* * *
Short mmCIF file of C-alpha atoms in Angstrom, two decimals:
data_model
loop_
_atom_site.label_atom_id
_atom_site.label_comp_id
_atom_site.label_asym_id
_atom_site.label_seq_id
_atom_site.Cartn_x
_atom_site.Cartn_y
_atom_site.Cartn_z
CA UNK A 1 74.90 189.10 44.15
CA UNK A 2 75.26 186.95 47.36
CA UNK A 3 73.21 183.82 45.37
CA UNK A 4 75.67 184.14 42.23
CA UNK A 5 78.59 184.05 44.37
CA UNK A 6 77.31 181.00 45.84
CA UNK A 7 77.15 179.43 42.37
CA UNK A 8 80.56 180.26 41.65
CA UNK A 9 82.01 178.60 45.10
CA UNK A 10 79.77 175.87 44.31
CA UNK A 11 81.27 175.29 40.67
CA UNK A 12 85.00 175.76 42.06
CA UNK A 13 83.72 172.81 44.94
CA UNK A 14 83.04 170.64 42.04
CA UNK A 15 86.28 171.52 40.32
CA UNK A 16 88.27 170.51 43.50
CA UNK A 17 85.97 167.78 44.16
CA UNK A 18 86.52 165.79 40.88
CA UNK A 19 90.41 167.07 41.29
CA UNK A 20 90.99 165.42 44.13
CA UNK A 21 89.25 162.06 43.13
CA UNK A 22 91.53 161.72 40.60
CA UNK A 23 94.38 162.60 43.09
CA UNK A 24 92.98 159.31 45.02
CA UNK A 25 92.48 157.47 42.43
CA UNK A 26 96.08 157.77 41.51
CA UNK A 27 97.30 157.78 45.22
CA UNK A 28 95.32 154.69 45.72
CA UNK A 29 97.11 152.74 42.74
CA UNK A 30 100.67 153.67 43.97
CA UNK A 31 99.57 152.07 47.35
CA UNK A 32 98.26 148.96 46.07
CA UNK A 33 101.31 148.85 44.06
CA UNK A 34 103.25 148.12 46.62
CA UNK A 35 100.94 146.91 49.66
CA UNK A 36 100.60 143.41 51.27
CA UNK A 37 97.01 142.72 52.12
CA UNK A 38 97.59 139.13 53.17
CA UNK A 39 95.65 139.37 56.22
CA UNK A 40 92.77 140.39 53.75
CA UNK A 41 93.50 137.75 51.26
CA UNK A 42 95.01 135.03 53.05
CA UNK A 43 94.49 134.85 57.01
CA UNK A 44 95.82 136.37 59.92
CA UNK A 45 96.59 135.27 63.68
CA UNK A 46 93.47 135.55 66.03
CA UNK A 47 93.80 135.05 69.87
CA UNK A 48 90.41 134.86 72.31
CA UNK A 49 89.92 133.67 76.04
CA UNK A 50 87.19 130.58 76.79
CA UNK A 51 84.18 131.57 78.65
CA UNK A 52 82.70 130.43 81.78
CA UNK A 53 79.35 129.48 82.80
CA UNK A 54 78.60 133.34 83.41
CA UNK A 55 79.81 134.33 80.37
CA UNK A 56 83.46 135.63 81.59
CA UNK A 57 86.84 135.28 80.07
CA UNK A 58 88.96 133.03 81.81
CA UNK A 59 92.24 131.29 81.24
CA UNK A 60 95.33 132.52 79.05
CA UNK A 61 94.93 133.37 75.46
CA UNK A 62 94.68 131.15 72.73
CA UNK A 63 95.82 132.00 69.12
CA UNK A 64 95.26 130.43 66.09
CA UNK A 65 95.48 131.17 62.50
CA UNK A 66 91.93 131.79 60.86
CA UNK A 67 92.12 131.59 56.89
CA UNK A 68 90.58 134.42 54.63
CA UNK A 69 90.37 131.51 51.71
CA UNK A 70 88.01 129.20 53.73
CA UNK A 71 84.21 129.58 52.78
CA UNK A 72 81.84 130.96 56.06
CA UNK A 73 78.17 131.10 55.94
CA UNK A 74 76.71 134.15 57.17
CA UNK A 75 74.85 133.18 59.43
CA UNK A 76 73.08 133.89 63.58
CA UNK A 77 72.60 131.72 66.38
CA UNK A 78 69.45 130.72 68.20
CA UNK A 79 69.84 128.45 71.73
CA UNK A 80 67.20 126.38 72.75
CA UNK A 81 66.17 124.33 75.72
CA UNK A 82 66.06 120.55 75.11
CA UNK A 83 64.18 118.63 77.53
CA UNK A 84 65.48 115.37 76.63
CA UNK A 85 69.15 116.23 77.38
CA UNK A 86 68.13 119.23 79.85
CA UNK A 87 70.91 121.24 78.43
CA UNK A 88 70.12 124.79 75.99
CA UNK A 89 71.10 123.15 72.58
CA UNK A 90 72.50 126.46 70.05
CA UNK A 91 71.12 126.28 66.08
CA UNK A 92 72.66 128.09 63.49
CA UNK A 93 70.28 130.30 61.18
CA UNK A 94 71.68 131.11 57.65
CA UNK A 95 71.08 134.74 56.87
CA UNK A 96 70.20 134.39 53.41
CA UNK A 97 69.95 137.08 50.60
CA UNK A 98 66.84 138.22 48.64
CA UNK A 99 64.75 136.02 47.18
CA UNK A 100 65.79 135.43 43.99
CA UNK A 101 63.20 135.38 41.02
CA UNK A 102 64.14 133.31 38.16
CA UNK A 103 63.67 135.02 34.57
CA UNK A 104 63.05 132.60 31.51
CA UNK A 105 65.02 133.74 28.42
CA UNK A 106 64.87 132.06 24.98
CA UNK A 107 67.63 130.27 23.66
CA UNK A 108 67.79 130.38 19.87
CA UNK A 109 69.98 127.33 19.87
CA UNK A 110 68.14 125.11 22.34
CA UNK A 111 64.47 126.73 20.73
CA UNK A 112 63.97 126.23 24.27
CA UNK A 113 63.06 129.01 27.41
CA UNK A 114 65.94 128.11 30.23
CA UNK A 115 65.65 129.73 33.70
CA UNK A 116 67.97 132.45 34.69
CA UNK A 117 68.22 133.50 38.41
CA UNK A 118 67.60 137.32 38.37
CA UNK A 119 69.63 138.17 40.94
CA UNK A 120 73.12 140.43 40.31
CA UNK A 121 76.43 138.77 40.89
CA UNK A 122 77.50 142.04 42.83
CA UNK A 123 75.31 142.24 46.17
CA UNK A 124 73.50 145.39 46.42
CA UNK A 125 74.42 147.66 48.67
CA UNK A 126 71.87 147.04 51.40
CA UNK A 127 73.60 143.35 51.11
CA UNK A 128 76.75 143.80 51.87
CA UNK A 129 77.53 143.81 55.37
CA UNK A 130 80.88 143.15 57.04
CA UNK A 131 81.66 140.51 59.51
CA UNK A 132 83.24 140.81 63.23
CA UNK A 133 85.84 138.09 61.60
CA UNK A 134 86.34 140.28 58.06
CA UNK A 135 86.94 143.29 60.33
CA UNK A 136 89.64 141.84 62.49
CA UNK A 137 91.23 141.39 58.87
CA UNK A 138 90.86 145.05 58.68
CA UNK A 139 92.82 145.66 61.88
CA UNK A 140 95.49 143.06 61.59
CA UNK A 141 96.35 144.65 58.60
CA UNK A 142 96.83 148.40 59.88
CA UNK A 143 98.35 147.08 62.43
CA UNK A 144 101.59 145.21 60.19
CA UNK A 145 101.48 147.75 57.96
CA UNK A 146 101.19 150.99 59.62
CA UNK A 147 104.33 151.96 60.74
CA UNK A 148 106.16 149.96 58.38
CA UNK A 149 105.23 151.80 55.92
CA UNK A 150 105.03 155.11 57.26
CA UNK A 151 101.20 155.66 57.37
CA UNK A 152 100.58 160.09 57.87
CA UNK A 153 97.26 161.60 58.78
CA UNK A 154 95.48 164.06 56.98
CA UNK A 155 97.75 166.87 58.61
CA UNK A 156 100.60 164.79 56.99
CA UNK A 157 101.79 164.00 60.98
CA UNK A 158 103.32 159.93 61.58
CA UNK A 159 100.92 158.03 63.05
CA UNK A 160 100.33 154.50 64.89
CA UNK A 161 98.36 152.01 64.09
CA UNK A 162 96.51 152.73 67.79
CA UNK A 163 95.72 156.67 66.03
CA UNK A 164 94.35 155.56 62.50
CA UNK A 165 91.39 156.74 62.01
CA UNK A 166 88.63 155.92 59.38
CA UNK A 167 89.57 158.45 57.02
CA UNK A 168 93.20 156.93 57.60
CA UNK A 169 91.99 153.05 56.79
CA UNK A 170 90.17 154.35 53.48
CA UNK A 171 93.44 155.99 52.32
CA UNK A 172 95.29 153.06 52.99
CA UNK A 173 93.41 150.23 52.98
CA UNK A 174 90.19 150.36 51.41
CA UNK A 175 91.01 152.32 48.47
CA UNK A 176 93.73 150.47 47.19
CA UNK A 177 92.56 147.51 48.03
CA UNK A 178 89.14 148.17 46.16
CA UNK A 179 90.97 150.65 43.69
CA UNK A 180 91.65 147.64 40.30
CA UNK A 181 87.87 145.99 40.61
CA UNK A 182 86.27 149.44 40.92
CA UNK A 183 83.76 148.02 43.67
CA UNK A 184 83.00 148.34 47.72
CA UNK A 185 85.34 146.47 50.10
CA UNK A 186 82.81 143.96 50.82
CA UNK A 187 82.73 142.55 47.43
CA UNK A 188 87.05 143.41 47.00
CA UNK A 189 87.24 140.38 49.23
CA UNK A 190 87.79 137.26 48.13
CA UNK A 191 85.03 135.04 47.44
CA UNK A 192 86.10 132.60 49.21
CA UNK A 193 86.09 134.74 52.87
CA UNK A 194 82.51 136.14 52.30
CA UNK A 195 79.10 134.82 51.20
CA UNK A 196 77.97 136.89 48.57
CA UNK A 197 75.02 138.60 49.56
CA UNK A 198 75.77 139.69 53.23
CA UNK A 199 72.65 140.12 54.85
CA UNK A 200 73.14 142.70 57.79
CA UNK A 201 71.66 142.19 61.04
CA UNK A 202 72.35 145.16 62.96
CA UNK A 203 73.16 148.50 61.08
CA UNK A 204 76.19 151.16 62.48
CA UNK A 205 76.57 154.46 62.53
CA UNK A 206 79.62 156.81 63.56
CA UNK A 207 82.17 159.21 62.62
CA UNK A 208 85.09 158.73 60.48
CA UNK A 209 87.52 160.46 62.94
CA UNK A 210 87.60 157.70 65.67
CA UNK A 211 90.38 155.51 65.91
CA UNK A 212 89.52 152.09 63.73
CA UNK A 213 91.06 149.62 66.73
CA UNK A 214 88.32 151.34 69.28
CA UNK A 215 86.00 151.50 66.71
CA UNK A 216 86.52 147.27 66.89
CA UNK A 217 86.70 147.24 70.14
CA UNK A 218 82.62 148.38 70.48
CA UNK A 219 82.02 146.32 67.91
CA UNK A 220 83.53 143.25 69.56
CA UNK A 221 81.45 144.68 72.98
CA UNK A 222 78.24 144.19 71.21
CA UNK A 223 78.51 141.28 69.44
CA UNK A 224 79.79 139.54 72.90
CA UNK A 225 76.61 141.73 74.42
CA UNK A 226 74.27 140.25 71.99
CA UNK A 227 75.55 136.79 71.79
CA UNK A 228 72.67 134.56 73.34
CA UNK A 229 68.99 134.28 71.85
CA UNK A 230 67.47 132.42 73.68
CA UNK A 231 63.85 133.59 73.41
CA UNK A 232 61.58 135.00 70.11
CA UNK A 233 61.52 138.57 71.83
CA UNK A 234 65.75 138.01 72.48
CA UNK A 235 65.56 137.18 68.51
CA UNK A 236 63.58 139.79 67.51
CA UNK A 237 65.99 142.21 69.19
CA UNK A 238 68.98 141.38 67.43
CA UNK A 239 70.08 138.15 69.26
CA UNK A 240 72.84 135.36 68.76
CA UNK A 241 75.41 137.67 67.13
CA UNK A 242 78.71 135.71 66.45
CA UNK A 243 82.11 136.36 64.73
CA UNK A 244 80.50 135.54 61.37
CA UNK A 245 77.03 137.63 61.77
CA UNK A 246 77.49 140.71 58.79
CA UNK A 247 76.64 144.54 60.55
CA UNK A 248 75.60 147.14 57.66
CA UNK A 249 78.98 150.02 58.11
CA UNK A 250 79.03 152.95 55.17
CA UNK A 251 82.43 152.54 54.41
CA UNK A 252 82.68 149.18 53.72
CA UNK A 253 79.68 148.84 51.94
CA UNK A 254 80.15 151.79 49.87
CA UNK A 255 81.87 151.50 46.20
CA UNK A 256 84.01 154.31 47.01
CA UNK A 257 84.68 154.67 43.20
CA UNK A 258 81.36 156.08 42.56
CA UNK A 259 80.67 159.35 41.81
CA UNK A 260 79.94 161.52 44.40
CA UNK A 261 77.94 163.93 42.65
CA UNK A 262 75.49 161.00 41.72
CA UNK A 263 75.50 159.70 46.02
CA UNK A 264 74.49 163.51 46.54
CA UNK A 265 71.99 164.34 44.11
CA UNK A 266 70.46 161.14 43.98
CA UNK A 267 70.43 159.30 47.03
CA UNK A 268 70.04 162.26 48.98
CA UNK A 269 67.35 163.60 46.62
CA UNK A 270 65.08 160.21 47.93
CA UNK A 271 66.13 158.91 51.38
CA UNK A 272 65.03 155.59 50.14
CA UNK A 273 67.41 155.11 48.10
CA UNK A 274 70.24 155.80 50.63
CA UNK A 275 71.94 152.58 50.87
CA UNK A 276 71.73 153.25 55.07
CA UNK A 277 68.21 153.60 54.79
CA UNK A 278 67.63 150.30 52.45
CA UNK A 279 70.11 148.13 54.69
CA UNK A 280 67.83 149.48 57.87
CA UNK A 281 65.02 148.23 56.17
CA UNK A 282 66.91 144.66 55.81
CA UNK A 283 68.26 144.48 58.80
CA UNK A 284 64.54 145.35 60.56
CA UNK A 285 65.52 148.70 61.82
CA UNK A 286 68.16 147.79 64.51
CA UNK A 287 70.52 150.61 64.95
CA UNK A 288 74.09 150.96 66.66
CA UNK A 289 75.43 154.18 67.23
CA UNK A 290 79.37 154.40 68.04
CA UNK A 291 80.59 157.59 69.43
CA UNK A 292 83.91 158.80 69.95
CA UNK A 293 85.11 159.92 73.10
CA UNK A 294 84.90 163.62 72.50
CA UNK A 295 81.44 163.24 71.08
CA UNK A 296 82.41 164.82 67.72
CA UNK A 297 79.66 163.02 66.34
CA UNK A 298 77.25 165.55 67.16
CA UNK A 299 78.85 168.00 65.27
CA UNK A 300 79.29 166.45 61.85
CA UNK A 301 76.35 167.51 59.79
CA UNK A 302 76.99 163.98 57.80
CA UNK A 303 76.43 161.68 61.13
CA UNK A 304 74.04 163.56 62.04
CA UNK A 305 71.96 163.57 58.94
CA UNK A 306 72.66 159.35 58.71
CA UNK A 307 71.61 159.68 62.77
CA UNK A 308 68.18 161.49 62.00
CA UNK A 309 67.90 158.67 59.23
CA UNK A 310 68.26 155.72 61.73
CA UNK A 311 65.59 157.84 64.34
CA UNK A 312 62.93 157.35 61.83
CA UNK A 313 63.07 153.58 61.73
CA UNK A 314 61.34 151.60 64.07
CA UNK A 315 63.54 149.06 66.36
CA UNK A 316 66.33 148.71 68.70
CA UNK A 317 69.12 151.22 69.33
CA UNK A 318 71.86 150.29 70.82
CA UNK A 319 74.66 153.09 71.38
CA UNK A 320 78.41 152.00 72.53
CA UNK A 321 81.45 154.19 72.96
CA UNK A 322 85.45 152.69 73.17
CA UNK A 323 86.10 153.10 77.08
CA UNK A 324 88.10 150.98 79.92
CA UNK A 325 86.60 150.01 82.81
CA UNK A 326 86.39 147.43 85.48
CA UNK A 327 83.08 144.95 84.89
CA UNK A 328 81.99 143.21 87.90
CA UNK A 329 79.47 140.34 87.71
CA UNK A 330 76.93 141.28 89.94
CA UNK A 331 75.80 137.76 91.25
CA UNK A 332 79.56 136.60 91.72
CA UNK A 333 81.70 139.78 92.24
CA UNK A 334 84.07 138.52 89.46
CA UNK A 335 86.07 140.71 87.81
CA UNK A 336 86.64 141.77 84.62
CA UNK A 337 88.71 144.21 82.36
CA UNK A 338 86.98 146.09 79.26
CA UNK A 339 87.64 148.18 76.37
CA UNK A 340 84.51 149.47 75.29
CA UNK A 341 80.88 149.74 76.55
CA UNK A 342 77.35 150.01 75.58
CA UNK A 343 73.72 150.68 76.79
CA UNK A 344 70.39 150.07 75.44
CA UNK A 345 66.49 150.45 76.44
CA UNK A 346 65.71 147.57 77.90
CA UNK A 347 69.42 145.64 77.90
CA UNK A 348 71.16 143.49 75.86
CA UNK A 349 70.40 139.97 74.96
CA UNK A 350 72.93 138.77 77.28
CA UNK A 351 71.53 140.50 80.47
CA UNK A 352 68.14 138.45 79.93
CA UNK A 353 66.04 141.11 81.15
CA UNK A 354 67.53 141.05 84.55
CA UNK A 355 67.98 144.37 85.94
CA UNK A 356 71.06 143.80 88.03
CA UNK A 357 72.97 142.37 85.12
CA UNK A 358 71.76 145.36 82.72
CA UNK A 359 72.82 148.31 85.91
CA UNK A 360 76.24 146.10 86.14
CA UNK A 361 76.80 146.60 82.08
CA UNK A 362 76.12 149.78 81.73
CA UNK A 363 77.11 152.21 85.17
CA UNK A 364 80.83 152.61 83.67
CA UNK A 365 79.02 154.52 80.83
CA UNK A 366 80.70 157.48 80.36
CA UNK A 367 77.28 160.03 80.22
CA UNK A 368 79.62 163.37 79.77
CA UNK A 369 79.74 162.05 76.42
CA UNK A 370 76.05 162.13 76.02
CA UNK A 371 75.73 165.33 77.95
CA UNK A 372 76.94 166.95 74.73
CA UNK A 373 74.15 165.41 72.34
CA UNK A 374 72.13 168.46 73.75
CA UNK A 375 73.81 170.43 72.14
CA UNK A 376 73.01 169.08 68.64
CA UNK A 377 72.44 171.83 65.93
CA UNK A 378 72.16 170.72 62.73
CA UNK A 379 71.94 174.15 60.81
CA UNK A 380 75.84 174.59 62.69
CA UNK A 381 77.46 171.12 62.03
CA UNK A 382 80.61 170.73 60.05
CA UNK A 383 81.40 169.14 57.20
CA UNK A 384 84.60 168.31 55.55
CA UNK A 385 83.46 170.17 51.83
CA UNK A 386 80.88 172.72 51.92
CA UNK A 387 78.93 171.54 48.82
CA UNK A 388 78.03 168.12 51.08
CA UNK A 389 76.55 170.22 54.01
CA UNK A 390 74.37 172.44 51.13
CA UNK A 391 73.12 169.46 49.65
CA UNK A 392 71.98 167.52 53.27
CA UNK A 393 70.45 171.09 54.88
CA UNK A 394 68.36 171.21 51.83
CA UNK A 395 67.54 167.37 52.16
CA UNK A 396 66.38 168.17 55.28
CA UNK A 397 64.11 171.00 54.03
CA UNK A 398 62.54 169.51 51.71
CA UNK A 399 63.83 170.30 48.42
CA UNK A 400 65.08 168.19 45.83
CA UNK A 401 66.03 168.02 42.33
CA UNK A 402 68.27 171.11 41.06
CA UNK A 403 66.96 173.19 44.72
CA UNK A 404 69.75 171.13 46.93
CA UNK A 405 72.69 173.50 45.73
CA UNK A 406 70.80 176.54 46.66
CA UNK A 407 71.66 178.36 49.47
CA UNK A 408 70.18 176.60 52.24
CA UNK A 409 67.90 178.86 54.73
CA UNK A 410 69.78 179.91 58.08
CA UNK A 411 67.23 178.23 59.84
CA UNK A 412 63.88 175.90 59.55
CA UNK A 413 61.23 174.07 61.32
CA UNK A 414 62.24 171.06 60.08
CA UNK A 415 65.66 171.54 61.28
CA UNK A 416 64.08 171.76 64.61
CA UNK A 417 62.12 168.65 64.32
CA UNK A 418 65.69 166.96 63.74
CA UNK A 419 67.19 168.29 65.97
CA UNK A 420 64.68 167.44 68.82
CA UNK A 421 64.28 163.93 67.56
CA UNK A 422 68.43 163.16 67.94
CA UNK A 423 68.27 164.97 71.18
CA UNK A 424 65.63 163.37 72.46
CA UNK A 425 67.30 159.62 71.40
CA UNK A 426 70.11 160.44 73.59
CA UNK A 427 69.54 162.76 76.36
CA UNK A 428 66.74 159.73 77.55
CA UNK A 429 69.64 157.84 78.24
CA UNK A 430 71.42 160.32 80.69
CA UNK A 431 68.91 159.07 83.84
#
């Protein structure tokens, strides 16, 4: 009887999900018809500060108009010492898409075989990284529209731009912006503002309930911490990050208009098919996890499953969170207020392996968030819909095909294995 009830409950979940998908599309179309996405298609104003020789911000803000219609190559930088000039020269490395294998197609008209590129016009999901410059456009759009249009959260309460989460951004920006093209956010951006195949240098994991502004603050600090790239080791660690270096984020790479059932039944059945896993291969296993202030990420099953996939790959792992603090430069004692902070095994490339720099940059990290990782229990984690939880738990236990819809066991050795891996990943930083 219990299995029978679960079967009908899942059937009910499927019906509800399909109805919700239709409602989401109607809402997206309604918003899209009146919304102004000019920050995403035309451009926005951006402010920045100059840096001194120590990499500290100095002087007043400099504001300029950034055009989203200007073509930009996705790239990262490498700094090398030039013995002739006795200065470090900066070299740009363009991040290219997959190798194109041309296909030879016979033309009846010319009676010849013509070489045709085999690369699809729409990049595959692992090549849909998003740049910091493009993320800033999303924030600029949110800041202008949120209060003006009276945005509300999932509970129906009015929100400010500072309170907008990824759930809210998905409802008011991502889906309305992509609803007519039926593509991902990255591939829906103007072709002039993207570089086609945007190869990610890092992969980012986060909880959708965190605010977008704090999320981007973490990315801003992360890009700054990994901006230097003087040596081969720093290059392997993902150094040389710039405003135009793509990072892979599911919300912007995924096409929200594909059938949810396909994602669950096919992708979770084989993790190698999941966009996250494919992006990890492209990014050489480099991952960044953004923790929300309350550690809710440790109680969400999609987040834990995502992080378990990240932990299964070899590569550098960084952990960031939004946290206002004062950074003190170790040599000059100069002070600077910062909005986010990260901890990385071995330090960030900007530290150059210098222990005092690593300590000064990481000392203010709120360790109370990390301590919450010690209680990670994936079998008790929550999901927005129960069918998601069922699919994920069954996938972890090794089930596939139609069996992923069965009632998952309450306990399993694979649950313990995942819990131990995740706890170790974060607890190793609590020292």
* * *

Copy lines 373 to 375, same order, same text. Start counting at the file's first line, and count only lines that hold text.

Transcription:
CA UNK A 363 77.11 152.21 85.17
CA UNK A 364 80.83 152.61 83.67
CA UNK A 365 79.02 154.52 80.83